- Dark ’n’ Stormy: Dark rum, a squeeze of lime and ginger beer built over ice in a tall glass. These take about 2 seconds to make if you prep your glasses by squeezing in the limes and then pouring out your measure of rum before guests arrive. All you need to do when then is pour the ginger beer out fresh, then you can keep it zingy by sealing the bottle between each pour. Just stir and serve.
- Natural Daiquiri: Lime juice, light rum, iced water and sugar syrup poured over ice in a rocks glass or straight up in a martini. This is an excellent cocktail to start beginning to practice balancing ingredients well. Prep it, bung it in bottles, store them in a cold fridge, and shake the bottle hard before you pour it into the chilled serving glass.
- Zombie: overproof rum, light rum, aged rum, falernum, Pernod, pineapple juice, fresh grapefruit juice and grenadine syrup mixed with ice in a blender and served in a tall glass. WARNING This is a STRONG drink. But again, prep all your ingredients in advance, and you can wiz them up in the kitchen blender sharpish.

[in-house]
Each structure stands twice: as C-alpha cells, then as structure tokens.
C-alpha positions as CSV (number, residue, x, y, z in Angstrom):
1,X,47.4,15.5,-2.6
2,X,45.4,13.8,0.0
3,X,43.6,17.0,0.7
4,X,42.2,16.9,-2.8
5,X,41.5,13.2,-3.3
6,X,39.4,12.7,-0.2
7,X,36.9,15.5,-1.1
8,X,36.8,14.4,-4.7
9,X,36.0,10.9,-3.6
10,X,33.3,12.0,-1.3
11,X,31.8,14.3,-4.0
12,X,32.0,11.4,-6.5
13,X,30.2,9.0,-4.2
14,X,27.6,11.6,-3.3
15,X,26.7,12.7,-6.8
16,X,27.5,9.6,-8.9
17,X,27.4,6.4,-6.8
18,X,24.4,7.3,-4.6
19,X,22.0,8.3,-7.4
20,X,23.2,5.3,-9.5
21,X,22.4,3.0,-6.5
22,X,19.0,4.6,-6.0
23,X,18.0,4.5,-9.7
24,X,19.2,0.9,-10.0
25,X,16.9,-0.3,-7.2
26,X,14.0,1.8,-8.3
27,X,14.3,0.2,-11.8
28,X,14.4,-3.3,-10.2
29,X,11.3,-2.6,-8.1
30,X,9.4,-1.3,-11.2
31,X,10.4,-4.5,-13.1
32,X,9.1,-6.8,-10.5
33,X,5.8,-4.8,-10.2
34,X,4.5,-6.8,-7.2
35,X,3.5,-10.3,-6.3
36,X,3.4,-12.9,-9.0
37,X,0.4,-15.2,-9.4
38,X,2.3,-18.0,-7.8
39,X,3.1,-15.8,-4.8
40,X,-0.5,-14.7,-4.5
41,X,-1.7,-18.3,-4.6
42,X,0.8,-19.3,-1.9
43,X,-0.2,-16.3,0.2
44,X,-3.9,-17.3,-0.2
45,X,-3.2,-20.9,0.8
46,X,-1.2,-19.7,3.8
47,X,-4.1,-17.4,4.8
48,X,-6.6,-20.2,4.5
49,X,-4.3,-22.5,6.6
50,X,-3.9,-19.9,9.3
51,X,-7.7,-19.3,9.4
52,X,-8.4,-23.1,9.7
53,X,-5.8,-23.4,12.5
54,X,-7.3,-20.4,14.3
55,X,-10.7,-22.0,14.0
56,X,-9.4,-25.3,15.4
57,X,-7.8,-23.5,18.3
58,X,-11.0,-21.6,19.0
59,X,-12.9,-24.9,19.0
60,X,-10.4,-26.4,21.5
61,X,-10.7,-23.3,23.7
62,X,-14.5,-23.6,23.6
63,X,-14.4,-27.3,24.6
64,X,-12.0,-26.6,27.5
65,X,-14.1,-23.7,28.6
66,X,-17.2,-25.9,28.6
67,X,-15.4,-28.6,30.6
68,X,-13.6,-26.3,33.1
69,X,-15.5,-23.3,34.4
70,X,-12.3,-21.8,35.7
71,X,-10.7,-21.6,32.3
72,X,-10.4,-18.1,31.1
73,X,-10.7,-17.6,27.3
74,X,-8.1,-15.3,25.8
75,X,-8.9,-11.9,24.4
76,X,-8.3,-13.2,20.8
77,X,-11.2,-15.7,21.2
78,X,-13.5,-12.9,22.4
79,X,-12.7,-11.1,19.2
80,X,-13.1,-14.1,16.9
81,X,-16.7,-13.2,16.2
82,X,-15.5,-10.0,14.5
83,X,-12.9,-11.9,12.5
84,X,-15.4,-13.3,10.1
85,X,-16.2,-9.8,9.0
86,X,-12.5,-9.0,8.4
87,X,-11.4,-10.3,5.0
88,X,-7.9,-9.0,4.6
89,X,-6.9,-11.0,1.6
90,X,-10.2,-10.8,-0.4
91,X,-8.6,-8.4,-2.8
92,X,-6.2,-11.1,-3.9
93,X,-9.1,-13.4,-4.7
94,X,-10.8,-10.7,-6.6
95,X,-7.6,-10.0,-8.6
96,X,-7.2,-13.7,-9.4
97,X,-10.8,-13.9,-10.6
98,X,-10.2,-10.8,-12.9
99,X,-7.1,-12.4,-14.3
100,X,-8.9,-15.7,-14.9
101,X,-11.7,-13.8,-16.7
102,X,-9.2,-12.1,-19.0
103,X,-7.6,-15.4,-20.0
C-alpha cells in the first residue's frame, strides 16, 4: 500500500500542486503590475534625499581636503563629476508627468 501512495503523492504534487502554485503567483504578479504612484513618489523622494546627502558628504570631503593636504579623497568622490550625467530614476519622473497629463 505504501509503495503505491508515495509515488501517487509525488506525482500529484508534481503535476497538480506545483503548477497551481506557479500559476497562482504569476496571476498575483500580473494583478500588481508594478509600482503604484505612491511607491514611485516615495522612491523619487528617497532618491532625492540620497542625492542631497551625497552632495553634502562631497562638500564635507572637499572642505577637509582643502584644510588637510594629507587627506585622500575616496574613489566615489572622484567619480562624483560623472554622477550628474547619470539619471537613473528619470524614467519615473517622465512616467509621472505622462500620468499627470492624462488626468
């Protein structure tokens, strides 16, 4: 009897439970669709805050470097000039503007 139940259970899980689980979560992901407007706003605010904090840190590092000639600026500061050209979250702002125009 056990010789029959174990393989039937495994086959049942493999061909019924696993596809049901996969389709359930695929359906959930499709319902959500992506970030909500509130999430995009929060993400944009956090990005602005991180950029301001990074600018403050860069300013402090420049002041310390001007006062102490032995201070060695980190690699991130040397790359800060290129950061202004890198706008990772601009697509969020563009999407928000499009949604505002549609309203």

- Trader Vics Mai Tai: Aged rum, orange liqueur, almond and sugar syrups and lime juice, shaken in a cocktail shaker and poured into a rocks glass over crushed ice. A true Tiki classic, this gets trickier as it requires balancing the ingredients carefully. But you can pre-prep the hell out of a Mai Tai. Prep the juice and the alcohol and syrups in two separate vessels, so you don’t end up with all the sugary ingredients at the bottom of your pre-mix. Only mix them when you’re ready to shake your cocktail.
- Beachcomber: Light rum, triple sec orange liqueur, Maraschino liqueur, fresh lime juice and sugar syrup shaken in a cocktail shaker and served straight up in a martini glass. As with the Mai Tai, prep your fresh ingredients separately and only mix with the denser syrups when ready to shake and serve.
The Devil is in the Details
It’s the small finishing touches that make things genuinely awesome. Whether that’s the tiny cocktail umbrellas, pre-prepared fresh fruit garnishes for your cocktails, or an authentic piece of glassware that reflects the OG early1950s era.